1i2c – Album Review: “Winter”

1i2c

Many artists choose to identify themselves by imaginative names that they feel help to define their sound or the image they wish to project, rather than their given names. Some that I’ve featured on this blog with particularly interesting names include Two Feet, Draft Evader, Ghostly Beard, Puzzle, Swilly, Melotika, Krosst Out, Twintwo, Random…, Infected Sun, DVR, 9fm, Cheddr, Def Star and Manipulant. Today I feature another one – a British composer and producer of instrumental electronic music who calls himself 1i2c (one eye to see).

Heavily influenced by the music of some of his favorites artists like Jean-Michel Jarre, Gary Numan, Kraftwerk, Tangerine Dream, Depeche Mode, The Prodigy and Royksopp, 1i2c is an imaginative and innovative composer whose music spans across a wide range of styles within the electronica genre. Born John Whitaker, the man is a prolific artist, having produced a tremendous output of music over the past three years, beginning with the release in January 2016 of his debut album The Great Distraction. In December (2018) he released his tenth album Winter, which, interestingly, also dropped on the 10th.

All of his releases have essentially been concept albums based on an overriding theme, with the sounds and titles of each track reflecting the theme indicated by the album title. For example, Power Struggle contains industrial techno songs with titles like “Electron”, “Incandescent” and “High Tension”, while Horror Show features songs with more of a psychedelic goth and darkwave vibe, titled “Monster”, “Lunatic Waltz” and “Doorway to Hell.” As we would expect, Winter features appropriately-named tracks such as “Cold Season”, “Chill” and “Deep Freeze”.

1i2c is adept at creating music that compels the listener to develop strong mental images of the subjects at hand. The album opens with “Northern Hemisphere“, a hypnotic track with a repetitive driving beat and glittery synths that conjure up images of an icy starlit night filled with Northern Lights. “Cold Season” starts off with a grinding synth that seems to evoke a creaking piece of machinery, struggling to start in the frigid air. One started, everything settles into a smooth soundscape of cool, gently pulsating synths. The stunning video shows sweeping vistas of snow-covered landscapes, gently falling snow and remarkable footage of bubble slowly being overtaken by feathery ice crystals.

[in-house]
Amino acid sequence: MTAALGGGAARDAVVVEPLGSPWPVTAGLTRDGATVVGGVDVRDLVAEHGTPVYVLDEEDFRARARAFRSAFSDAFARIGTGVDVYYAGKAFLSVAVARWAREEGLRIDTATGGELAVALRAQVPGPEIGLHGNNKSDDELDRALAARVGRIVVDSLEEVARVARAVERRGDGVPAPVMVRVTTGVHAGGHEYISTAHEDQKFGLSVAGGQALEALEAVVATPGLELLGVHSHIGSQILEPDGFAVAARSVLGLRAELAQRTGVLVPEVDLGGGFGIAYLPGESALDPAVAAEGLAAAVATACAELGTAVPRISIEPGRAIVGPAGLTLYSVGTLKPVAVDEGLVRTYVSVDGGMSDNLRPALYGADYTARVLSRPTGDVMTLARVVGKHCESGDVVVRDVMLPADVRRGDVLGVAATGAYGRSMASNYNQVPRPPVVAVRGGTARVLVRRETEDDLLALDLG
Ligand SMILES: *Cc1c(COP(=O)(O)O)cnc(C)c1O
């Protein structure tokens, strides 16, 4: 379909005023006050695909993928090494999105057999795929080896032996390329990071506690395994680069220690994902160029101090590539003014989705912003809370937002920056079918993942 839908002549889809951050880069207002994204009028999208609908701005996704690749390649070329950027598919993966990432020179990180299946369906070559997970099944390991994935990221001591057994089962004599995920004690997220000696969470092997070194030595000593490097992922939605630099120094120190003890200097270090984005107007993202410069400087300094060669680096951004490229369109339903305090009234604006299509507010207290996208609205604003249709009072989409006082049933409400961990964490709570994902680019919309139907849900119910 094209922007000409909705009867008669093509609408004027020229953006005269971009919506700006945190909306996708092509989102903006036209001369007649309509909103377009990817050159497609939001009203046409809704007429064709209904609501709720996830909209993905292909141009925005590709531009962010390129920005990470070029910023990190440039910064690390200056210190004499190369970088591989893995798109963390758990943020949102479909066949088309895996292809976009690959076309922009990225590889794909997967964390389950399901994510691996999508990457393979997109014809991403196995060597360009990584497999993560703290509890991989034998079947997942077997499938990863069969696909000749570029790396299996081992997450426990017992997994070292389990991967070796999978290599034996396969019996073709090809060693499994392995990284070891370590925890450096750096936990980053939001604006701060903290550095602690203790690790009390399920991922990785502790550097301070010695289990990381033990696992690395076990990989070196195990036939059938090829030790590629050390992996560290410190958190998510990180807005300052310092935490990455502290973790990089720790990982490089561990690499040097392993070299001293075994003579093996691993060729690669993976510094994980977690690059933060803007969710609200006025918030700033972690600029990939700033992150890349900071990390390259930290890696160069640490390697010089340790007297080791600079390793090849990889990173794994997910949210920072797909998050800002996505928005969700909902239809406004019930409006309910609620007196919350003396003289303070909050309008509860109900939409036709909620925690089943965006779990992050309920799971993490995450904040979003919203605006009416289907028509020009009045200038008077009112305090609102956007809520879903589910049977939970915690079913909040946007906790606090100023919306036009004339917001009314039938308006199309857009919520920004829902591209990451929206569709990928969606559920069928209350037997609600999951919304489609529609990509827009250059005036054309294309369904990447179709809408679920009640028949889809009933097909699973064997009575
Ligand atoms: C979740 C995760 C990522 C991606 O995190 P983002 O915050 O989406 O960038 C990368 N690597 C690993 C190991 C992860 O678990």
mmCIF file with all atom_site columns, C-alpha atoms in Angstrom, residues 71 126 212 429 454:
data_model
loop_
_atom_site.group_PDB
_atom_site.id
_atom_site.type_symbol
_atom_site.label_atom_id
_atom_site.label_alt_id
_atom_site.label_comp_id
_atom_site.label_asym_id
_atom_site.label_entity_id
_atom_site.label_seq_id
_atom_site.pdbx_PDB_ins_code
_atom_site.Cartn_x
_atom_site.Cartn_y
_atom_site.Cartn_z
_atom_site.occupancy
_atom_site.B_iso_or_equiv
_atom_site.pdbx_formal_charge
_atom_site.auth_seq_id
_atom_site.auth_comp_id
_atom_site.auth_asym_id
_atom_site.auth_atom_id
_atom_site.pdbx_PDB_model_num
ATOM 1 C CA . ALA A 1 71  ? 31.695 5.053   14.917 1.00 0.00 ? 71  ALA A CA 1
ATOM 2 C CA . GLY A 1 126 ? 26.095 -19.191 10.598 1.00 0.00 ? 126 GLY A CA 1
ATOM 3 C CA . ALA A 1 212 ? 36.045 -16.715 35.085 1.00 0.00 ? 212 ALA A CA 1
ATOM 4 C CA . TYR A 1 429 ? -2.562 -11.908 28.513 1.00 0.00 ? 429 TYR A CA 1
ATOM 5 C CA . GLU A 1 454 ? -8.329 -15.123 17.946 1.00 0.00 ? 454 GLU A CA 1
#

Fallen Leaves” is an enthralling melodic track with shimmery synths floating above a sensual throbbing beat, while dramatic soaring synths convey the fearsome power of nature on “Avalanche“. “Memories” features richly textured intricate synths set to an exuberant beat, with lots of pleasing flute sounds and crisp percussion. The majestic “Chill” delivers colorful keyboard synths fluttering above a sturdy foundation of darker beat-driven synths.

On “Winter’s Fury“, 1i2c employs fuzzy echoed synths to evoke the drama of a winter storm raging outside, while delightfully upbeat plucky synths give the feeling of being cozy, safe and warm inside. The track is marvelous, building to an exhilarating crescendo that imparts a sense of joy, making it one of my favorites on the album. The 7-minute long “Blizzard” delivers frenetic swirling synths and galloping beats that capture the danger and terrible beauty of a winter snowstorm that won’t let up.

The melodically complex “Silent Day” is anything but, with a contrasting mix of gritty and crystalline sweeping synths set to a strong drumbeat and deep bass. “Deep Freeze” is more experimental, with elements of rock and jazz that make for quite an interesting track. Harsher industrial sounds are paired with electric guitar and layered over an energetic galloping beat that builds to an exciting finish. The final track “Ebenezer” features fuzzy pulsating synths fluttering above a dense throbbing beat. The music intensifies as the song progresses, with added sounds of bells and what sounds like an advancing swarm of bees. Not sure what that’s meant to convey, but it sounds fantastic.

Winter is a terrific album, filled with well-crafted tracks that should appeal to lovers of electronic music – or anyone moved by beautiful instrumentals. 1i2c is a skilled composer and producer with an impressive catalog of outstanding albums, and I urge my readers to give some of them a listen.

Connect with 1i2c on Facebook / Twitter
Stream his music on Spotify / Soundcloud / Reverbnation
Purchase on Bandcamp / iTunes

STILL OPTIMIST – Album Review: “Velvet Season”

Mysterious. Captivating. Sensuous. Moody. Gorgeous. All words that describe my impressions when listening to the brilliant debut album Velvet Season by the experimental band Still Optimist. Formed in Paris, France in 2017 by Ukrainian artist Bina Timurova (vocals, songwriting, composing, guitar), and Hungarian Mihaly Sipos (keyboards, synthesisers, electronics, programming), Still Optimist creates an arresting blend of electronic/ trip-hop/ ambient/ cinematic music. In their bio, they colorfully describe their major influences: alternative and electronic music bands such as The Cure with its contradictory ambivalent of joy and sorrow; Massive Attack with their dark bass lines and atmospheric synth pads; Bjork and her multi-layered meaningful lyrics and the way she moves with her voice on an extreme scale; Tesla Boy with the whole 80’s synth pop vibe and tunes;  The Chemical Brothers for their outstanding soundscape and constant motion in sounds, and many more, such as Phantogram, Atoms for Peace, Him, Depeche Mode, Underworld, FSOL, and Archive.”